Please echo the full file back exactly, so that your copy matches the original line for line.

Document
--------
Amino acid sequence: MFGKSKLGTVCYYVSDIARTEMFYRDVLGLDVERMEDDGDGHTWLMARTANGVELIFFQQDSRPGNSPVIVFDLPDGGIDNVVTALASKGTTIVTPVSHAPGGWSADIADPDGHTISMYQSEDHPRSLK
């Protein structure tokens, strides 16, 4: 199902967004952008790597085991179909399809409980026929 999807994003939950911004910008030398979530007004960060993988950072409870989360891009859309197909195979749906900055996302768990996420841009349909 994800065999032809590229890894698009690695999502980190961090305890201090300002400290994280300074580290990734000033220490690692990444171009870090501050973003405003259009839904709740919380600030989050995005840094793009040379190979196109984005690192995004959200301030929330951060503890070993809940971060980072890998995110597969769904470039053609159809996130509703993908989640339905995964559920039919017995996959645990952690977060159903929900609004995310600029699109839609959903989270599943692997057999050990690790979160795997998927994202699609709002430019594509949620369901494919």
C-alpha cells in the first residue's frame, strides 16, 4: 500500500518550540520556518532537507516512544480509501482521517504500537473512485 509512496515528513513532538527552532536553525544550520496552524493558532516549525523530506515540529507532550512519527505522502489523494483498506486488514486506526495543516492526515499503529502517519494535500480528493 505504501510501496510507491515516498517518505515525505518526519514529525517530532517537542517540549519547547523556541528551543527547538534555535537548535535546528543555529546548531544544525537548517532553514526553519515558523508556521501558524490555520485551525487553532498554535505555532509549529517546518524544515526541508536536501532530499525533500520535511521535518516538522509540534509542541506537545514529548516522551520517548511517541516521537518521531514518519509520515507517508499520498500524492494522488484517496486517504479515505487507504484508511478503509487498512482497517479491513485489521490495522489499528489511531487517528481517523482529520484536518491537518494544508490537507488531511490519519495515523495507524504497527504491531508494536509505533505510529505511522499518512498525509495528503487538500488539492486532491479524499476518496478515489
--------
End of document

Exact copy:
Amino acid sequence: MFGKSKLGTVCYYVSDIARTEMFYRDVLGLDVERMEDDGDGHTWLMARTANGVELIFFQQDSRPGNSPVIVFDLPDGGIDNVVTALASKGTTIVTPVSHAPGGWSADIADPDGHTISMYQSEDHPRSLK
């Protein structure tokens, strides 16, 4: 199902967004952008790597085991179909399809409980026929 999807994003939950911004910008030398979530007004960060993988950072409870989360891009859309197909195979749906900055996302768990996420841009349909 994800065999032809590229890894698009690695999502980190961090305890201090300002400290994280300074580290990734000033220490690692990444171009870090501050973003405003259009839904709740919380600030989050995005840094793009040379190979196109984005690192995004959200301030929330951060503890070993809940971060980072890998995110597969769904470039053609159809996130509703993908989640339905995964559920039919017995996959645990952690977060159903929900609004995310600029699109839609959903989270599943692997057999050990690790979160795997998927994202699609709002430019594509949620369901494919």
C-alpha cells in the first residue's frame, strides 16, 4: 500500500518550540520556518532537507516512544480509501482521517504500537473512485 509512496515528513513532538527552532536553525544550520496552524493558532516549525523530506515540529507532550512519527505522502489523494483498506486488514486506526495543516492526515499503529502517519494535500480528493 505504501510501496510507491515516498517518505515525505518526519514529525517530532517537542517540549519547547523556541528551543527547538534555535537548535535546528543555529546548531544544525537548517532553514526553519515558523508556521501558524490555520485551525487553532498554535505555532509549529517546518524544515526541508536536501532530499525533500520535511521535518516538522509540534509542541506537545514529548516522551520517548511517541516521537518521531514518519509520515507517508499520498500524492494522488484517496486517504479515505487507504484508511478503509487498512482497517479491513485489521490495522489499528489511531487517528481517523482529520484536518491537518494544508490537507488531511490519519495515523495507524504497527504491531508494536509505533505510529505511522499518512498525509495528503487538500488539492486532491479524499476518496478515489